In this episode, Charlie lectures about the Riemann Hypothesis in his graduate number theory course.
A positive whole number is a prime if it has only 2 positive integer divisors: 1 and itself. For instance, 3 and 7 are primes because no other numbers besides 1 and 3 and 7, respectively, evenly divide the two. 1 is not a prime because it has only one positive integer divisor, itself. 1 is called a unit. 4 is also not a prime number because it is the product of 2 with itself. Positive integers that are not prime and not 1 are called composites because they can be composed with primes, as shown by the fundamental theorem of arithmetic.
The fundamental theorem of arithmetic states that every positive integer can be uniquely factored into some finite number of primes, with possible duplication. For instance, . 24 is the product of three 2's and one 3. Both 2 and 3 are primes, and 24 cannot be represented any other way as a product of these primes or different primes.
The fundamental theorem of arithmetic may seem trivial or obvious, but the same statement is not true for all numbering systems. Consider the numbers of the form where and are integers. This set of complex, when plotted on the complex plane looks like an infinite rectangular lattice of points - the vertices of rectangles if one was to tile the plane completely with them. The sum or difference of a number of this form is still a number of this form, and the product of two of these is again of this form. These operations obey the same associativity and distributivity properties that their real number counterparts do, so this set of complex numbers is what mathematicians term a ring.
In this system, and . It can be verified through elementary techniques that all of ,, , and cannot be factored any further in this numbering system - that is to say that all four of these numbers are primes. In our new numbering system, we do not have a guarantee that a given factorization is the only one. A system where we do have such a guarantee is called a unique factorization domain (UFD). So essentially, the fundamental theorem arithmetic asserts that the integers are a UFD.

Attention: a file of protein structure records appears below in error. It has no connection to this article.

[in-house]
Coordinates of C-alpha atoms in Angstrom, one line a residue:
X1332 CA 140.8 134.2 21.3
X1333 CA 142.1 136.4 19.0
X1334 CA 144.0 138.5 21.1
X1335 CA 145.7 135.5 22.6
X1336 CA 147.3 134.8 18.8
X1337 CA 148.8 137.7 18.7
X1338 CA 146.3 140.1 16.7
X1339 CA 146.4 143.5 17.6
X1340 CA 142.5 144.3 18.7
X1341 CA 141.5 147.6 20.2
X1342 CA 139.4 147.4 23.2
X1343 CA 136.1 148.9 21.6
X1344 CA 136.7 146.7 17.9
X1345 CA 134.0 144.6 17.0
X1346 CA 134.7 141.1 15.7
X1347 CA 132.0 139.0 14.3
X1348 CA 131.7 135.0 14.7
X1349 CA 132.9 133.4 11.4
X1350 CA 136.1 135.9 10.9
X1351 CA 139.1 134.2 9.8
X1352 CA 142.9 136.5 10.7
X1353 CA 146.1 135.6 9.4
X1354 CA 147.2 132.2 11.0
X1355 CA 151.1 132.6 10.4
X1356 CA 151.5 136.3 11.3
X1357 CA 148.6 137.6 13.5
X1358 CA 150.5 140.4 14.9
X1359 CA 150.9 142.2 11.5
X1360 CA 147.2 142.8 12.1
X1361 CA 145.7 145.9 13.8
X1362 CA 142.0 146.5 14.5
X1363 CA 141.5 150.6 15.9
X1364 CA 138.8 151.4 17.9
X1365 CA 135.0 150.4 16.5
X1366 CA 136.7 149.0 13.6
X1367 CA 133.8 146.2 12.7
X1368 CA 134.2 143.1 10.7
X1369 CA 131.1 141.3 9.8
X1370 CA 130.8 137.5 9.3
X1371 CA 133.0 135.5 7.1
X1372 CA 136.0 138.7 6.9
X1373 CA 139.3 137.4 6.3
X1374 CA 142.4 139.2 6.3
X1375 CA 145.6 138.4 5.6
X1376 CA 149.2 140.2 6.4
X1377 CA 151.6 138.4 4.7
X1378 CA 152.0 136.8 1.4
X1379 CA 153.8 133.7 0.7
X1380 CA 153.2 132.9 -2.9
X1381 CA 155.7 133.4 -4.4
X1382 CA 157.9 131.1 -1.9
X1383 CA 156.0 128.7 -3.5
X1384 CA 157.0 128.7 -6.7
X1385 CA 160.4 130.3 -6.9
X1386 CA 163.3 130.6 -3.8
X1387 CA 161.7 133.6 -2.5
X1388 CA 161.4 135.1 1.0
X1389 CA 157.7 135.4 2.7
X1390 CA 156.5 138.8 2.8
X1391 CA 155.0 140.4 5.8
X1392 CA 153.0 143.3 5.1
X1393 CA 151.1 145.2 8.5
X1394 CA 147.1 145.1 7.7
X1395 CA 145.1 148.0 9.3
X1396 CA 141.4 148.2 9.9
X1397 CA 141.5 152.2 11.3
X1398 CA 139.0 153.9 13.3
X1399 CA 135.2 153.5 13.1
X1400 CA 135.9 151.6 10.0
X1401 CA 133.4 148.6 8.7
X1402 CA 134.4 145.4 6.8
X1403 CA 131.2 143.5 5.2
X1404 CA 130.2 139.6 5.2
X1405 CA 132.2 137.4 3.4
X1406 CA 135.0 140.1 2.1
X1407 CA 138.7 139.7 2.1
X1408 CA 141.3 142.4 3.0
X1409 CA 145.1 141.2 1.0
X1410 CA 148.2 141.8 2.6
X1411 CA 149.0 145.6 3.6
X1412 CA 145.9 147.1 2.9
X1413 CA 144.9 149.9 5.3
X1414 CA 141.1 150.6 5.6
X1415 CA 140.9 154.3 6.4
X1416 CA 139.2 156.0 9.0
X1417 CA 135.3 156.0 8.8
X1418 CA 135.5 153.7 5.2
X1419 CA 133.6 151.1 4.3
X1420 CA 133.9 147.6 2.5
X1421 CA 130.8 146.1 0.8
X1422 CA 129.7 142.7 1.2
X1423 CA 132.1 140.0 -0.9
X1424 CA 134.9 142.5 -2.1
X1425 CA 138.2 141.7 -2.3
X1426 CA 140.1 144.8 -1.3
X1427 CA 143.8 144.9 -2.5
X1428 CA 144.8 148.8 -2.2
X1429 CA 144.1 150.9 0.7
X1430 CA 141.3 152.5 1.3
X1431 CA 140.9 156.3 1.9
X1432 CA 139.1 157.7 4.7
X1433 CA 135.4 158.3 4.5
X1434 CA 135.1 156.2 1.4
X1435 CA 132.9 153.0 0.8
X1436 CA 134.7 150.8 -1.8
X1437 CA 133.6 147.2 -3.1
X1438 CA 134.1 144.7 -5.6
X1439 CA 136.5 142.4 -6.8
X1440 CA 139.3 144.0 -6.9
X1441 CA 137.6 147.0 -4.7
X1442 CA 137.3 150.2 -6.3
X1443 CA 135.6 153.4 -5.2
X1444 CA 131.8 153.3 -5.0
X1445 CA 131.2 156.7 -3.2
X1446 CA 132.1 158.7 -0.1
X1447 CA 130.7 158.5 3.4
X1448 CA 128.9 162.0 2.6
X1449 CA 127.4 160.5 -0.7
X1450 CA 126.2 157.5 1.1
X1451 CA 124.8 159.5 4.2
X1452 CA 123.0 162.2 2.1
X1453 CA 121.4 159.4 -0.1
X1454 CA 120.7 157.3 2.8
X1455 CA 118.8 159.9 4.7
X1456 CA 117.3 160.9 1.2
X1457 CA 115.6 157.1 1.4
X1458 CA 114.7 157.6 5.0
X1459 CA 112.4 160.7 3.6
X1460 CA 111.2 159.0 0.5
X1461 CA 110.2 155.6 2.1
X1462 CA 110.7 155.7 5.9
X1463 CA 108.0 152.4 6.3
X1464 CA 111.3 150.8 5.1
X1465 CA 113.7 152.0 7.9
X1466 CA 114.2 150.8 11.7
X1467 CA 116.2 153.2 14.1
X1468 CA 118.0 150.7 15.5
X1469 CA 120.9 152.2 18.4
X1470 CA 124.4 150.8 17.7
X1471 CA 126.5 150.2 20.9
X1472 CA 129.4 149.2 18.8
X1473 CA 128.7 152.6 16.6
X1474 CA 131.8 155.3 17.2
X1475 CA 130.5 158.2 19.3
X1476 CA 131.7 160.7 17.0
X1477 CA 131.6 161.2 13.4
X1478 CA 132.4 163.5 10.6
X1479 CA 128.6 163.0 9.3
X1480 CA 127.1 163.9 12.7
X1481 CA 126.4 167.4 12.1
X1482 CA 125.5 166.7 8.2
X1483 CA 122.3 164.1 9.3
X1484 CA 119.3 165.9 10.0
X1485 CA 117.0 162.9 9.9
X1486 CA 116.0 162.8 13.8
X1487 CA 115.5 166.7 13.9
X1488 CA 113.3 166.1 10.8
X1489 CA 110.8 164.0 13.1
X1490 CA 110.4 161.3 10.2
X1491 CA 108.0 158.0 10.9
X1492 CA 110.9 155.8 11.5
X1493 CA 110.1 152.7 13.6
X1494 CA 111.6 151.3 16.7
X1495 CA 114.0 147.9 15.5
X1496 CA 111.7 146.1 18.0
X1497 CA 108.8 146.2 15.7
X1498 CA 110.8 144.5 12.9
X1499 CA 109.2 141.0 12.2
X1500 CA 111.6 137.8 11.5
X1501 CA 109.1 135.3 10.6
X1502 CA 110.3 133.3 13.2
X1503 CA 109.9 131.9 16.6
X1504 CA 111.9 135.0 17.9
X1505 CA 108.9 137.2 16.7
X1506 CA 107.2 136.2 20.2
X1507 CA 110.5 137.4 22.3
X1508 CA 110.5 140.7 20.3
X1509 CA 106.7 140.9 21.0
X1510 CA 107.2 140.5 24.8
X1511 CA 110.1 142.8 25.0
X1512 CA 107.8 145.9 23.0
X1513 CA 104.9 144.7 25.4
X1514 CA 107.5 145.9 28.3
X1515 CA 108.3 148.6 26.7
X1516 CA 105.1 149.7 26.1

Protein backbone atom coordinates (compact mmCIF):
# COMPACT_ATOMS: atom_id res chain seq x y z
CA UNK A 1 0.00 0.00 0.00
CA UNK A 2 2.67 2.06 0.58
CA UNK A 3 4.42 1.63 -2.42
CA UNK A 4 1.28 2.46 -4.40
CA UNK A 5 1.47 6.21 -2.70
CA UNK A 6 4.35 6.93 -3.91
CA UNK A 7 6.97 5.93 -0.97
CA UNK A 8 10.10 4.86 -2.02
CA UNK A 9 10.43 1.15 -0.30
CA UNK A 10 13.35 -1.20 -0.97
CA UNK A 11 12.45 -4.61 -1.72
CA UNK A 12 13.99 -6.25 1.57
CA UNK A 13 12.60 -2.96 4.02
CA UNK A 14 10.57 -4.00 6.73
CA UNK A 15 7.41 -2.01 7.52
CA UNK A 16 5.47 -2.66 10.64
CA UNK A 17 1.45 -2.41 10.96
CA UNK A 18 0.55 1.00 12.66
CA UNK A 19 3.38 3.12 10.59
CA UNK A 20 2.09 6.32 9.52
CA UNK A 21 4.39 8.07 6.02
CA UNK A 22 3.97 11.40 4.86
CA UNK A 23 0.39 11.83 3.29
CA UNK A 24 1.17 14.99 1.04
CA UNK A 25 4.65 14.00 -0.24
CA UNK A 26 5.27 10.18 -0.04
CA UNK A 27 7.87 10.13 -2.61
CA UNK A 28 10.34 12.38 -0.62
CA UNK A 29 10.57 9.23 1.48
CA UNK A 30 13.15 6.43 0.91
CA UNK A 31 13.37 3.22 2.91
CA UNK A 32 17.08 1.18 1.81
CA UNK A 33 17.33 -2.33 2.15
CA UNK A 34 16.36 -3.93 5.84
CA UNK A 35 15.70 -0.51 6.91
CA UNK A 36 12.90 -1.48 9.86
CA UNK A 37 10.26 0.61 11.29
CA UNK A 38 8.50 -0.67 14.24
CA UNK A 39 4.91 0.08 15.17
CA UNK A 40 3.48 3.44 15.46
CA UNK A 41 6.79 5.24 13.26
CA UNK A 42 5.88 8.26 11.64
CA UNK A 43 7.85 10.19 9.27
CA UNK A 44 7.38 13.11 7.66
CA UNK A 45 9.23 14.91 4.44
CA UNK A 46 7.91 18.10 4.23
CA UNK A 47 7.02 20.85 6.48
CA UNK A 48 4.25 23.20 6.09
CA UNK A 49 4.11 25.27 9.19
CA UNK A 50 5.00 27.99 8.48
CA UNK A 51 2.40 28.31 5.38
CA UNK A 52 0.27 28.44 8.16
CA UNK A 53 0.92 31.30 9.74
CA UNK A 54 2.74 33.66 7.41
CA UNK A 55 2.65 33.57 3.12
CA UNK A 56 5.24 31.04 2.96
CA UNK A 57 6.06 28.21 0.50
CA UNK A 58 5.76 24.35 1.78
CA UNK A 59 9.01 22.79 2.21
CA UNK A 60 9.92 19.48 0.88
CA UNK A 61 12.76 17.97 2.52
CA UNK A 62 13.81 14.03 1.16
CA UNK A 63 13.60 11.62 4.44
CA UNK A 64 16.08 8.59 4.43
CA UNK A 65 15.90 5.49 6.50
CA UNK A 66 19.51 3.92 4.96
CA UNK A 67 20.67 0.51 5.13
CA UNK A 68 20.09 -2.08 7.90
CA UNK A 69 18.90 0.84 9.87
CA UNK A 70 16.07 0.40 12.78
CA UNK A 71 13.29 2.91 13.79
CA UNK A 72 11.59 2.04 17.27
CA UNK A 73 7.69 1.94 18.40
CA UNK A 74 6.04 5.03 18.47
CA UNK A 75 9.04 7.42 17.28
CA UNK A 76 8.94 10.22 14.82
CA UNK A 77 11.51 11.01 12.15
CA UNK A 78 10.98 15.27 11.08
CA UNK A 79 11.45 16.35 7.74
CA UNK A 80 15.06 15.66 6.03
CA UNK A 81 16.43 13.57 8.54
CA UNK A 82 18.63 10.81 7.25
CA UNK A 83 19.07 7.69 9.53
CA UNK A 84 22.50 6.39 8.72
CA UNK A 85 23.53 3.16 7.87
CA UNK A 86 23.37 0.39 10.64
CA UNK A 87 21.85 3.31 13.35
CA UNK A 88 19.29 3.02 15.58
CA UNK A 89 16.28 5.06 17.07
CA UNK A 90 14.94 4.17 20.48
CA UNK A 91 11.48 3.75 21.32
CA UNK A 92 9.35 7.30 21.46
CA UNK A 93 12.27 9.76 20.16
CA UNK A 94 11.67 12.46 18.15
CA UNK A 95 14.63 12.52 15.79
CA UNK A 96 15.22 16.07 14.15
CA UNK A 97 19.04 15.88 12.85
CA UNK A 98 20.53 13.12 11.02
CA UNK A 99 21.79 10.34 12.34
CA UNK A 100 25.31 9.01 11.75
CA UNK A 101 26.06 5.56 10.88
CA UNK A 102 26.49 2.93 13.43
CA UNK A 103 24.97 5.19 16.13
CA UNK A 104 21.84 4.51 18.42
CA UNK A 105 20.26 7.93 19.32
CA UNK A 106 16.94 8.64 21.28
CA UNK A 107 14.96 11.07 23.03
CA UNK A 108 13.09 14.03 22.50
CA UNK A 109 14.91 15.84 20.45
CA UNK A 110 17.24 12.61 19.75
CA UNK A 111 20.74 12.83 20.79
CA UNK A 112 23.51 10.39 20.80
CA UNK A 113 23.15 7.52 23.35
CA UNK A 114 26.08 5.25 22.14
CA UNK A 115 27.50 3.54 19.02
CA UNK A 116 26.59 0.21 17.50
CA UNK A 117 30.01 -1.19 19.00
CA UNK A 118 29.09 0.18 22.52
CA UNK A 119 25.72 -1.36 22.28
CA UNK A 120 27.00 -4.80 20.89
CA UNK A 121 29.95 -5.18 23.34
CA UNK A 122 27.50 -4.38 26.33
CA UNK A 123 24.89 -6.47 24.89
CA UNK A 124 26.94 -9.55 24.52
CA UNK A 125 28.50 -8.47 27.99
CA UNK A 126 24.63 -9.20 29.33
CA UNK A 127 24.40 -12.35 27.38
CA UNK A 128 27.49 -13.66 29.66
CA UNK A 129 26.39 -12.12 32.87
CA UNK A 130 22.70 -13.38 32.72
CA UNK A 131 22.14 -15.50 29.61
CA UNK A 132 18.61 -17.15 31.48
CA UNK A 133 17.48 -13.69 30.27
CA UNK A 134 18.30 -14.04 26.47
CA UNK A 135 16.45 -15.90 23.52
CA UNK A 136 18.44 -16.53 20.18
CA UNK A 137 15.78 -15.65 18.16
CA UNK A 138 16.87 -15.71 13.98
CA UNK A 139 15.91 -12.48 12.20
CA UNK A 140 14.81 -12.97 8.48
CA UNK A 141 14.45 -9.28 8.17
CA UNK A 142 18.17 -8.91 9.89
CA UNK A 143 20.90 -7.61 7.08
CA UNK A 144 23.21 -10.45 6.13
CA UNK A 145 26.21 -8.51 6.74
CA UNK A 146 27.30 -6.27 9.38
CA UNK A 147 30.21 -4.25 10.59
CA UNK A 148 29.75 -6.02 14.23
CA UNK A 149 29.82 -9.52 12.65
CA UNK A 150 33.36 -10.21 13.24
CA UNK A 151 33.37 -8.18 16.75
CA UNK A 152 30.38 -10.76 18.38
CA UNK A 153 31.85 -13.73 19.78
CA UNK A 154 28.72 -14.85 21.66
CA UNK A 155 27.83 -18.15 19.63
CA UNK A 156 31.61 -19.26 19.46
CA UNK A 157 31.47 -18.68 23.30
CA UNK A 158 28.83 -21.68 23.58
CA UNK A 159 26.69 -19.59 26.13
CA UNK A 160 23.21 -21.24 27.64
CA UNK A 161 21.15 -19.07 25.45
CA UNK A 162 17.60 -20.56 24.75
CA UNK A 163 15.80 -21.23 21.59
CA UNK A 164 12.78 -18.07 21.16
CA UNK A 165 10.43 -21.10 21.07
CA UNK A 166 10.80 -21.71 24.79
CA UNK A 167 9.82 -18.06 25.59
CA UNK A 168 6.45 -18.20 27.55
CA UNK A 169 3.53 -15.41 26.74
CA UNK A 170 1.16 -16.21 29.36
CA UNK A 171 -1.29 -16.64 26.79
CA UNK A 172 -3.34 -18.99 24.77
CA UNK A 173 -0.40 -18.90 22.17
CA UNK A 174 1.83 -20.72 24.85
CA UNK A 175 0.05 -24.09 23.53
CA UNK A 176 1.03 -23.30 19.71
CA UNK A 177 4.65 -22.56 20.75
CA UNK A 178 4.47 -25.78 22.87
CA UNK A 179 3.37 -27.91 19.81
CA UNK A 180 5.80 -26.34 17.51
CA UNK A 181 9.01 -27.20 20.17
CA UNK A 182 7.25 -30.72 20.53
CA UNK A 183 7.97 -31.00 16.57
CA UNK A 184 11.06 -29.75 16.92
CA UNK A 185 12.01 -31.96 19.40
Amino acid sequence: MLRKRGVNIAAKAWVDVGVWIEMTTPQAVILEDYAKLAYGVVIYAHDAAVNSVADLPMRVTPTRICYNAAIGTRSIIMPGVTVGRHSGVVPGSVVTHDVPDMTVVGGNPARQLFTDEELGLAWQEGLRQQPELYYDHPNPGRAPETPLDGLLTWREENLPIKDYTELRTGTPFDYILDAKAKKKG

Show that ,, , and are prime in
Riemann defined the zeta function for real and greater than 1 as :
The zeta function is the sum of the reciprocals of the -powers of the positive integers. The zeta function can be continued analytically across the whole complex plane, except at , where it has a simple pole. When people speak of the zeta function, they mean this analytically continued function rather than the summation definition as written above because the most interesting questions are concerned with the complex behavior of this function.
The zeta function is intimately intertwined with the distribution of the prime numbers. For instance, for the zeta function can be rewritten as:
Show that for all real
Hint: use the geometric summation along with the fundamental theorem of arithmetic.
The zeta function has trivial zeroes at the negative even integers. The Riemann Hypothesis states that the only other nontrivial zeroes of the zeta function occur on the line of complex numbers where the real part is .
One of the most interesting consequences of Riemann hypothesis is that the location of zeroes of the zeta function can be used to bound the error term in the prime number theorem.
Let denote the number of prime numbers less than or equal to , also called Euler's function. One functional estimate for Euler's function is the following integral:
Here, the operator means that the ratio of these two quantities approaches 1 as approaches infinity.
This statement is known as the prime number theorem. We know that asymptotically, these two quantities grow at almost the same rate, but what about how the difference between and grows as increases. The quantity is known as the error term in the prime number theorem and depends sensitively on the location of zeroes of the zeta function. If all of the zeroes of the zeta function have real part less than or equal to , then
It is known that all zeroes of the zeta function lie in the critical strip where the real part is between 0 and 1. Several trillion zeroes have been found by computer in this critical strip, and all have real part . Most mathematicians believe that the hypothesis is true.